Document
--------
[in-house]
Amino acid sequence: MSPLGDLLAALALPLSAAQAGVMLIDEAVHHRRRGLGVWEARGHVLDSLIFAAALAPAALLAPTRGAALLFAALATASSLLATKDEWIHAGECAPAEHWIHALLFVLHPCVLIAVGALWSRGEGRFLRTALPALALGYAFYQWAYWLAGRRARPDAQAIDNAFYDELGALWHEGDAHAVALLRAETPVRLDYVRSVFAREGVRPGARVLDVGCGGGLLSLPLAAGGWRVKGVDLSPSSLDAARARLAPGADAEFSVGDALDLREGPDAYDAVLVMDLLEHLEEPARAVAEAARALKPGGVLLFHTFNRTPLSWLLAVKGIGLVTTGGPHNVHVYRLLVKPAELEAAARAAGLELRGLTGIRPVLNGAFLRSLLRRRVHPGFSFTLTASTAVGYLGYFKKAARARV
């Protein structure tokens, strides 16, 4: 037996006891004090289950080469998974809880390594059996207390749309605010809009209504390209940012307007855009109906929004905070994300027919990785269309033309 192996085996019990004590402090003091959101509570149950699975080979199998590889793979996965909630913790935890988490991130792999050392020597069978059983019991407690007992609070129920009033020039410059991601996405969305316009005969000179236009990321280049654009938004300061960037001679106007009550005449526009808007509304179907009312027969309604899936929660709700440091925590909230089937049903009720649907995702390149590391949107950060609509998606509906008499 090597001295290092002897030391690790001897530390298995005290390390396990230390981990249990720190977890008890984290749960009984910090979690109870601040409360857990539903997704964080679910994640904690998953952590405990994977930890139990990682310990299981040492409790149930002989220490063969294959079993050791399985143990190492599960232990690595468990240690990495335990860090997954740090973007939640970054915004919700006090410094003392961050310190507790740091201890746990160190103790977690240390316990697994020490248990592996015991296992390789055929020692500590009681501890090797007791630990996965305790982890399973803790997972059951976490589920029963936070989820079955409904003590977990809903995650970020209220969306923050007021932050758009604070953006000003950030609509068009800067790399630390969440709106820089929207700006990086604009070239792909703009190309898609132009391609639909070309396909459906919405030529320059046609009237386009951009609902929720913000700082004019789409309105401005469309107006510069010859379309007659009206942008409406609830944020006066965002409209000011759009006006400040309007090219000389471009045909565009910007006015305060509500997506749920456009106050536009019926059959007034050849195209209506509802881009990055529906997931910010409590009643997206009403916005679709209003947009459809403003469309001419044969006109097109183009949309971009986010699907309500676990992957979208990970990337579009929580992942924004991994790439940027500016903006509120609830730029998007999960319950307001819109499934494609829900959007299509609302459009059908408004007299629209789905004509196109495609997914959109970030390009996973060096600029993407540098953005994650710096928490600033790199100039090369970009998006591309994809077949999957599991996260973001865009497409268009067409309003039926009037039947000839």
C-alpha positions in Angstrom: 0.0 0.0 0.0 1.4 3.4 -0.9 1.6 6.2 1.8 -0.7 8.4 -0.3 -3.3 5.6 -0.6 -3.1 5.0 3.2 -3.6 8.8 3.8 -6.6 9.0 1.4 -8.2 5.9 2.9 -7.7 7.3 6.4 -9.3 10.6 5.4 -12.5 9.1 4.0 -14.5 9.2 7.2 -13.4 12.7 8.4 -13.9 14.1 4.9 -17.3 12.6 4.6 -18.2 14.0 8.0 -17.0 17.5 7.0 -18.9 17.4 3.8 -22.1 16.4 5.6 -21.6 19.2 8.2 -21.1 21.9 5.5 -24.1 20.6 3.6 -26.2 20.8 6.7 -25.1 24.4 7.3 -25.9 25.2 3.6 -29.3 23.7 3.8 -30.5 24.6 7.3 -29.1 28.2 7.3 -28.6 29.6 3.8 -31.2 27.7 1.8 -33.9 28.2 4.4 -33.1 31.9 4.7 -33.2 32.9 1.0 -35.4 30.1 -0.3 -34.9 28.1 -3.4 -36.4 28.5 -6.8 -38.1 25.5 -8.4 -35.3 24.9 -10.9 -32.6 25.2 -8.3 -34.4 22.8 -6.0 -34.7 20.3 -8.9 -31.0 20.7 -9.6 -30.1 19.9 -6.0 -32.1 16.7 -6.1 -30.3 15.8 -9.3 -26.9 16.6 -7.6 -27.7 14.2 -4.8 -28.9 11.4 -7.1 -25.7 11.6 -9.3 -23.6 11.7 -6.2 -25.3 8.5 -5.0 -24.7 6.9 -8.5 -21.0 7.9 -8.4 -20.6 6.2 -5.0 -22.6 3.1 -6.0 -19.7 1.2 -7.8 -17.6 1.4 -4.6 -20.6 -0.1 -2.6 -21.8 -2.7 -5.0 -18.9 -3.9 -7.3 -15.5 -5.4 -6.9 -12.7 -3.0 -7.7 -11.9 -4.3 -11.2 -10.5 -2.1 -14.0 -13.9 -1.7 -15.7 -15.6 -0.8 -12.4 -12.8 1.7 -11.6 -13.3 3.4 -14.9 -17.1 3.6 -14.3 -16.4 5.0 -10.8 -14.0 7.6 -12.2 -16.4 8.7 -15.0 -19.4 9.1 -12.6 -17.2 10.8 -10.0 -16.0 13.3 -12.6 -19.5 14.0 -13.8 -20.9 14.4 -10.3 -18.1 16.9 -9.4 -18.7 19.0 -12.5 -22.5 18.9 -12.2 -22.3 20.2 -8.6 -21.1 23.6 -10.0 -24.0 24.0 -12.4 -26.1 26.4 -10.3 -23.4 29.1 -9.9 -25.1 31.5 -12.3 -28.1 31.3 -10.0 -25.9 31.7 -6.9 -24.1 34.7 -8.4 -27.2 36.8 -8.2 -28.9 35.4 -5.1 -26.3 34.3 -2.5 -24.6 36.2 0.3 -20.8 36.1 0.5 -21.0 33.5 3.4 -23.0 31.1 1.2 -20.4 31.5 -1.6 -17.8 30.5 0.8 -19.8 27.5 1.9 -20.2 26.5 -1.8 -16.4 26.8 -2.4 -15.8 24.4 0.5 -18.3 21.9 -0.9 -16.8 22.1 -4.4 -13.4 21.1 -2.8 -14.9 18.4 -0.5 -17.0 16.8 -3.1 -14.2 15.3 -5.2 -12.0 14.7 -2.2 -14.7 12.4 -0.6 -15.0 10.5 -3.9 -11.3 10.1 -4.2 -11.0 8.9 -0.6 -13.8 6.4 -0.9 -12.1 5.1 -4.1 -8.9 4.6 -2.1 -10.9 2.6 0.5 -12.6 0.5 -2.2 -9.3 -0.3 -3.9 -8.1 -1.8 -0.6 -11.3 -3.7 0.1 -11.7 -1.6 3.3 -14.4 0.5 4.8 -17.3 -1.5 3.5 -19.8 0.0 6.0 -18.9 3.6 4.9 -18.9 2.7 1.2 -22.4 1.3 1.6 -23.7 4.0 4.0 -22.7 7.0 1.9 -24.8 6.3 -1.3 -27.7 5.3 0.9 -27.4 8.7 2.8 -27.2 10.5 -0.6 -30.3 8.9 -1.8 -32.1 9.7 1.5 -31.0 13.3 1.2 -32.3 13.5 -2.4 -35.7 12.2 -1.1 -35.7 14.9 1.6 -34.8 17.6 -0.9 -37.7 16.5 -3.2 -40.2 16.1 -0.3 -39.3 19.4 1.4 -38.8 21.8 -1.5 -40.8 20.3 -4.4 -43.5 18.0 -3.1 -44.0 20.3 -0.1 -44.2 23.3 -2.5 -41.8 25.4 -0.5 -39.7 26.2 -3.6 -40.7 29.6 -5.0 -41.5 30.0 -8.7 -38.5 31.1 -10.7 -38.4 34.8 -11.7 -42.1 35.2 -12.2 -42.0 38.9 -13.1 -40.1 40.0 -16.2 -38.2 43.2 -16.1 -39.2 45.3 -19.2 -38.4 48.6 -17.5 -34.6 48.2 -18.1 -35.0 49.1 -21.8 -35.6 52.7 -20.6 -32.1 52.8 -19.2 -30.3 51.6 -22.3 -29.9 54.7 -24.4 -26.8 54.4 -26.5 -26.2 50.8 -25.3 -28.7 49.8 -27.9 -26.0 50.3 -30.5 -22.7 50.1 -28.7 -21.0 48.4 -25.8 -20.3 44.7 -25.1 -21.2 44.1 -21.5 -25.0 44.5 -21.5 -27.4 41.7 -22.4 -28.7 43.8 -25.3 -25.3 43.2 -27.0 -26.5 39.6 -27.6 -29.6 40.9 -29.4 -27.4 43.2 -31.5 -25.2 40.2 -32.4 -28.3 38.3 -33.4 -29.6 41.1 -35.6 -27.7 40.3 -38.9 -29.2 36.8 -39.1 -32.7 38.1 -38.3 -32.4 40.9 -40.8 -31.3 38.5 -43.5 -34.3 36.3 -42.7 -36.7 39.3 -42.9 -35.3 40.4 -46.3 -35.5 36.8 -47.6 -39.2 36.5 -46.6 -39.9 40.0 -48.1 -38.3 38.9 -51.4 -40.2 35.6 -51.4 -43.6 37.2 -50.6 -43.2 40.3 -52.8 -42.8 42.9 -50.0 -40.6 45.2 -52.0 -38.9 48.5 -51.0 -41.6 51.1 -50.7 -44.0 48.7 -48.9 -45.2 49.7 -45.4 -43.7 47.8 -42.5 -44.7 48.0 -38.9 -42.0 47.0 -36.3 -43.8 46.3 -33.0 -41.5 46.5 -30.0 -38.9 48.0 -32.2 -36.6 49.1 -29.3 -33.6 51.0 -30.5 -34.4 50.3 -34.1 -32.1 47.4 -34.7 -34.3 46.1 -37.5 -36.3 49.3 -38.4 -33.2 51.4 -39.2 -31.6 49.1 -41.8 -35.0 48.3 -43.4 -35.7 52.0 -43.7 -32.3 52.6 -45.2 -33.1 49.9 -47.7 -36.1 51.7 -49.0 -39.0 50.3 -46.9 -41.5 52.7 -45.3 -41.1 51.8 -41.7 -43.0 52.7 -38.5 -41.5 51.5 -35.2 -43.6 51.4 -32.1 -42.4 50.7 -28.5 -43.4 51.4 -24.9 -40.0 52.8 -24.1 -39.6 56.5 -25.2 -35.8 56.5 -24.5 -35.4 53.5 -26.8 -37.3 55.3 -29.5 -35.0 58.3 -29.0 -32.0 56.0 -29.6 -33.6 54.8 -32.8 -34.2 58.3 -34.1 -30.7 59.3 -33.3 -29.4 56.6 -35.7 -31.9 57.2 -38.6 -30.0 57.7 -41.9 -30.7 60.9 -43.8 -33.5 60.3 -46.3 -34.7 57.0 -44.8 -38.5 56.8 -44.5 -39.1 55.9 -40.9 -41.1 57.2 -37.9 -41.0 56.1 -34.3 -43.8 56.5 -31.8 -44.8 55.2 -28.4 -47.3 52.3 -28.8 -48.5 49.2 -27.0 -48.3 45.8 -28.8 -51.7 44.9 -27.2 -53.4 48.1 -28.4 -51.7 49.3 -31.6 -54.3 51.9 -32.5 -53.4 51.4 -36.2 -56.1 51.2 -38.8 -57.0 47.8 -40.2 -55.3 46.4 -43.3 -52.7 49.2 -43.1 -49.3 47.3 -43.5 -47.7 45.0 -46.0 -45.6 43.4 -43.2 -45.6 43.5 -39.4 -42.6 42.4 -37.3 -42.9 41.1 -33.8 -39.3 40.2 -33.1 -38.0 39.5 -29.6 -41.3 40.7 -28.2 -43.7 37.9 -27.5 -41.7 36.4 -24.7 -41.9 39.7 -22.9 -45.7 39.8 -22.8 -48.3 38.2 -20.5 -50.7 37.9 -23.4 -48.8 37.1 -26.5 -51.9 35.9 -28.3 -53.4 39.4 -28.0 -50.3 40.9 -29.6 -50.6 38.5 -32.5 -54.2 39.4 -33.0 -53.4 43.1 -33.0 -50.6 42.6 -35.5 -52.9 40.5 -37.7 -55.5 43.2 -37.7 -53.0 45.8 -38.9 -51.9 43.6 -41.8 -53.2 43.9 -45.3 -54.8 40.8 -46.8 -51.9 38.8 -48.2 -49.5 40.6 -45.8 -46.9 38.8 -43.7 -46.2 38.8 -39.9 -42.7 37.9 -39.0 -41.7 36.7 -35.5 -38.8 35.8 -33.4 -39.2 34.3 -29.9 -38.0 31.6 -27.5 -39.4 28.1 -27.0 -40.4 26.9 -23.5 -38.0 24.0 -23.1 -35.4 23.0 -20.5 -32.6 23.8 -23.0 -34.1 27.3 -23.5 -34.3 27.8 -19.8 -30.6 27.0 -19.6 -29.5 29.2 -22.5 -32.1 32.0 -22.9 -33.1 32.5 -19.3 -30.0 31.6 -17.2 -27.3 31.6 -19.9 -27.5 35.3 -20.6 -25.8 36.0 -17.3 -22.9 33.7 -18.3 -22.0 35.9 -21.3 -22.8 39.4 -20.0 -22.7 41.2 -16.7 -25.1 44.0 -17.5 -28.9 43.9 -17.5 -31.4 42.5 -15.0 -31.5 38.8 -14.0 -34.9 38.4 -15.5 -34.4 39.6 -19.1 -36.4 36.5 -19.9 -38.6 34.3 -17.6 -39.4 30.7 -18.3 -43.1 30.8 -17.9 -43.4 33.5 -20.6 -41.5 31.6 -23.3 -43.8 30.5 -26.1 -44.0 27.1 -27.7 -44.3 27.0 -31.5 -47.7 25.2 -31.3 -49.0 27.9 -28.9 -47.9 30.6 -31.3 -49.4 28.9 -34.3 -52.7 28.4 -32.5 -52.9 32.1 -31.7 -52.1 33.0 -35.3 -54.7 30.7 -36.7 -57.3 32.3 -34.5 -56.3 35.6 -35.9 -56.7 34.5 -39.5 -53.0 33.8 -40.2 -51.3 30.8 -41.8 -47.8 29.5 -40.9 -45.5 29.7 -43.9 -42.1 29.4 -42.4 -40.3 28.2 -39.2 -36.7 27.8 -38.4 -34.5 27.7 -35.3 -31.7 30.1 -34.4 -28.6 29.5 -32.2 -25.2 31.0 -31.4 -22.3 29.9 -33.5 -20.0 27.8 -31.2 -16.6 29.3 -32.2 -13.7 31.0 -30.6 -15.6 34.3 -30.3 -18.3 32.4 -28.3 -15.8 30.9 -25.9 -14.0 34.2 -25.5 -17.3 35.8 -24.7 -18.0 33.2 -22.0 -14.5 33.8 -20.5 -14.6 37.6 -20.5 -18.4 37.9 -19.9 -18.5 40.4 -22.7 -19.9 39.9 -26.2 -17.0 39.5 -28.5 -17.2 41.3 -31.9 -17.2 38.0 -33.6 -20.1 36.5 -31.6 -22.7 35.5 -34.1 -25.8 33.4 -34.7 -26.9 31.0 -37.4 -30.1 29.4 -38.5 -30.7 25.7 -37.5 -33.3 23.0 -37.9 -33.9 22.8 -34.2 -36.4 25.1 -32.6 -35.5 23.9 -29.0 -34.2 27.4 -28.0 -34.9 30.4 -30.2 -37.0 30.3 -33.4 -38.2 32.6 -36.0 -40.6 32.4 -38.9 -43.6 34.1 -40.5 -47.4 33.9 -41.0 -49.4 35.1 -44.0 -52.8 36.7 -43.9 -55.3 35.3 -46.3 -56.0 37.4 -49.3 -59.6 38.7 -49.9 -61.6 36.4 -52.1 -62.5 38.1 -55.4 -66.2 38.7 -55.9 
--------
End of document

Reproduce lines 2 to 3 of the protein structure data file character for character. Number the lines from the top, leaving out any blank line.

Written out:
Amino acid sequence: MSPLGDLLAALALPLSAAQAGVMLIDEAVHHRRRGLGVWEARGHVLDSLIFAAALAPAALLAPTRGAALLFAALATASSLLATKDEWIHAGECAPAEHWIHALLFVLHPCVLIAVGALWSRGEGRFLRTALPALALGYAFYQWAYWLAGRRARPDAQAIDNAFYDELGALWHEGDAHAVALLRAETPVRLDYVRSVFAREGVRPGARVLDVGCGGGLLSLPLAAGGWRVKGVDLSPSSLDAARARLAPGADAEFSVGDALDLREGPDAYDAVLVMDLLEHLEEPARAVAEAARALKPGGVLLFHTFNRTPLSWLLAVKGIGLVTTGGPHNVHVYRLLVKPAELEAAARAAGLELRGLTGIRPVLNGAFLRSLLRRRVHPGFSFTLTASTAVGYLGYFKKAARARV
């Protein structure tokens, strides 16, 4: 037996006891004090289950080469998974809880390594059996207390749309605010809009209504390209940012307007855009109906929004905070994300027919990785269309033309 192996085996019990004590402090003091959101509570149950699975080979199998590889793979996965909630913790935890988490991130792999050392020597069978059983019991407690007992609070129920009033020039410059991601996405969305316009005969000179236009990321280049654009938004300061960037001679106007009550005449526009808007509304179907009312027969309604899936929660709700440091925590909230089937049903009720649907995702390149590391949107950060609509998606509906008499 090597001295290092002897030391690790001897530390298995005290390390396990230390981990249990720190977890008890984290749960009984910090979690109870601040409360857990539903997704964080679910994640904690998953952590405990994977930890139990990682310990299981040492409790149930002989220490063969294959079993050791399985143990190492599960232990690595468990240690990495335990860090997954740090973007939640970054915004919700006090410094003392961050310190507790740091201890746990160190103790977690240390316990697994020490248990592996015991296992390789055929020692500590009681501890090797007791630990996965305790982890399973803790997972059951976490589920029963936070989820079955409904003590977990809903995650970020209220969306923050007021932050758009604070953006000003950030609509068009800067790399630390969440709106820089929207700006990086604009070239792909703009190309898609132009391609639909070309396909459906919405030529320059046609009237386009951009609902929720913000700082004019789409309105401005469309107006510069010859379309007659009206942008409406609830944020006066965002409209000011759009006006400040309007090219000389471009045909565009910007006015305060509500997506749920456009106050536009019926059959007034050849195209209506509802881009990055529906997931910010409590009643997206009403916005679709209003947009459809403003469309001419044969006109097109183009949309971009986010699907309500676990992957979208990970990337579009929580992942924004991994790439940027500016903006509120609830730029998007999960319950307001819109499934494609829900959007299509609302459009059908408004007299629209789905004509196109495609997914959109970030390009996973060096600029993407540098953005994650710096928490600033790199100039090369970009998006591309994809077949999957599991996260973001865009497409268009067409309003039926009037039947000839």